I've got a great story for you: It's about a young woman and mother of three who had a dream to open her own facility after 10 years of practice and has worked for two years without a paycheck in order to meet the financial needs of her patients' owners and staff in her two-year-old practice. How about telling some of those stories?



Debt can be a good thing

Recently I read about a veterinarian with a lot of student debt whose entire goal is to pay off his debt as quickly as possible at the expense of everything else ("David vs. Goliath: One veterinarian's epic battle against student debt," May 2012). I read a letter to the editor in the same issue saying that veterinarians and practices should work as hard as possible to pay off all short-term debt. Hmm.

Many veterinarians think debt is bad. And all things being equal, you don't want it. Yet almost every American company and household has made use of debt. And mostly this leaves them better off. The terms of the loan are what makes the difference. Eighteen percent? Um, no thanks. A one-percent mortgage like billionaire Facebook founder Mark Zuckerberg's? Sign me up.

When it comes to student debt, loans can often be consolidated and rates can be dropped. Even earlier than that, you can plan. My wife and I relocated to the state of her veterinary school before we applied. Our in-state tuition net savings was $85,000. That's real money.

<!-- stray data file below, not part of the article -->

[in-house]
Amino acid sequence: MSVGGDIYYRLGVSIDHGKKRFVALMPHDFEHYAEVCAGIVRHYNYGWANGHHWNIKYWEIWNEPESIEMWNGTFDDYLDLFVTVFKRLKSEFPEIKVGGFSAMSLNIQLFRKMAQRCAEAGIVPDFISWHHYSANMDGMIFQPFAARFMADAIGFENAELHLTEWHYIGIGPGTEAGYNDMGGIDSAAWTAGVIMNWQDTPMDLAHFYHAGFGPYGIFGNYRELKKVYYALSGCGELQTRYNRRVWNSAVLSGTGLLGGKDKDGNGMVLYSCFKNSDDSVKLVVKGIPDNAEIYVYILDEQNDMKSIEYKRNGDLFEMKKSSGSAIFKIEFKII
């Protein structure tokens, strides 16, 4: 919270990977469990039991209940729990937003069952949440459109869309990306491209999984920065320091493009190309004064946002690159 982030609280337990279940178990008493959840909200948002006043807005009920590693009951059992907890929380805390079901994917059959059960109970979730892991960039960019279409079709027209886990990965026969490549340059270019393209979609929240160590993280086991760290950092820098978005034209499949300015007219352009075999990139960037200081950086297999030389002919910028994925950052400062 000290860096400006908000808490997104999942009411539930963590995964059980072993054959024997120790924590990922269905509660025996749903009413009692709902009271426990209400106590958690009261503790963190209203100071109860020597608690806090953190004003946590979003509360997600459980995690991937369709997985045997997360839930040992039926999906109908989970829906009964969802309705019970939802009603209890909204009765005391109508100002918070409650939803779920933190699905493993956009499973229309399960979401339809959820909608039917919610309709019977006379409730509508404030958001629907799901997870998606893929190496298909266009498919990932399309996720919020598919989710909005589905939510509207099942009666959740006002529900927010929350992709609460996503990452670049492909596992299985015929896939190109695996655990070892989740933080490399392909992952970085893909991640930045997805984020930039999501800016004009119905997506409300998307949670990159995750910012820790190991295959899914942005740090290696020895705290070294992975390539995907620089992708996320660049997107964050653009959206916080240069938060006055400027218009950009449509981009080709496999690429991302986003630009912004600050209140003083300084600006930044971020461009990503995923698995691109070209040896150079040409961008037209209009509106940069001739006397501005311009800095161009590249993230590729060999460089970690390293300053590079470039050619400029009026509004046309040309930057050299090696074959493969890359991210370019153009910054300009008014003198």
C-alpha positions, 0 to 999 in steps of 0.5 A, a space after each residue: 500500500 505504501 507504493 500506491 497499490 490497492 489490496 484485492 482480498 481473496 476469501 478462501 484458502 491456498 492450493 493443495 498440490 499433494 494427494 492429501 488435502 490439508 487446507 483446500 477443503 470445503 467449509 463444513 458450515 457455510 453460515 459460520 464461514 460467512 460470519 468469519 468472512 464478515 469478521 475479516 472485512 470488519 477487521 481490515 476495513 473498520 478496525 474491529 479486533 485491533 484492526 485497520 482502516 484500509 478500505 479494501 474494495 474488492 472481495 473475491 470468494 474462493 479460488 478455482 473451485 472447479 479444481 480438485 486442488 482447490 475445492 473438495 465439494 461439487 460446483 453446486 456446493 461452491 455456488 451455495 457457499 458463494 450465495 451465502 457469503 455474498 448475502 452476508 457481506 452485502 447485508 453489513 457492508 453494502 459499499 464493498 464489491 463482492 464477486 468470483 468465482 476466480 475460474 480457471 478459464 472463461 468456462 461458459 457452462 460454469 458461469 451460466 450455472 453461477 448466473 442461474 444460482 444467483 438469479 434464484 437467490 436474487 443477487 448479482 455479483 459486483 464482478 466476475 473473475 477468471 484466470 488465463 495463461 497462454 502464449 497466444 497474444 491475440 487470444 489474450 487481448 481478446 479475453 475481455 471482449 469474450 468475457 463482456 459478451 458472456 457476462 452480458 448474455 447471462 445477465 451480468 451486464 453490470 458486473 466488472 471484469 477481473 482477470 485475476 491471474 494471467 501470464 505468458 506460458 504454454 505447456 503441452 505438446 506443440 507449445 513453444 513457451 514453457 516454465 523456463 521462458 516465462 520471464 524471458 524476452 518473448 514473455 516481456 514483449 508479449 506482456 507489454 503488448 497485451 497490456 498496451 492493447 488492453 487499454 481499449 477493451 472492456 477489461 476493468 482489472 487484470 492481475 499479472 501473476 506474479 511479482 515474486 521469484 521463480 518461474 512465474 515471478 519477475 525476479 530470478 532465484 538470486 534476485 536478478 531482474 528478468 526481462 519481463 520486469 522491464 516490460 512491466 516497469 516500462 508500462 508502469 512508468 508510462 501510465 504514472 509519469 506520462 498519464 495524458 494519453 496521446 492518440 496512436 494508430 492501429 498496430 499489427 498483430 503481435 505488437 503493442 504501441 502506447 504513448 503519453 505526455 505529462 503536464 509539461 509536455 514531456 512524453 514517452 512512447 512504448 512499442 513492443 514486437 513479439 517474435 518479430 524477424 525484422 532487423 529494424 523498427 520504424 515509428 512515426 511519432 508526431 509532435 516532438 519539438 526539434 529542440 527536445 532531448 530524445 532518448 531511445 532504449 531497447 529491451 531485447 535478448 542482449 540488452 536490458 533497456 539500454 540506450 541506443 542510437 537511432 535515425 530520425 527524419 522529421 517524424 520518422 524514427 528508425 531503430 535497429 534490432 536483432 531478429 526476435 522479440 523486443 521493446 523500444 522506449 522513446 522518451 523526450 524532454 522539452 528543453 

I admit that credit card debt at 29 percent is horrid. Pay it off, take out a loan, transfer it to another card at a better rate. Apply for another card if you have to. Ultimately every point you can lower your rate is better.

But overall, I've come to view loans as great things. Without them my wife and I wouldn't have a practice, home or boat. Without debt I would still be renting, yet my house has substantial equity and the total net cost to me is the same when we factor in heating costs, mortgage tax deduction and actual cost.

I view interest like this: If I can get rates under 5 percent, that's fantastic. Five to 10 percent is not bad, but it bears thinking about. Above 10 percent I try to avoid, but at times I have had to make use of higher rates still. The fees matter too. Zero percent for 18 months with a 10 percent transfer fee isn't zero percent by a long shot.

We try to keep enough in our business checking account to cover the next 10 days of bills. The rest comes out as profit or goes back into the business when we hire more staff, becoming more efficient and more profitable, or buy crucial equipment. We wait 25 days of the 30-day period to pay our bills. Why? Because cash flow is the single most crucial element of running a small business. If it's in our bank it's available to us. If they have it, we don't. There is no penalty, no interest and no fee. We use it!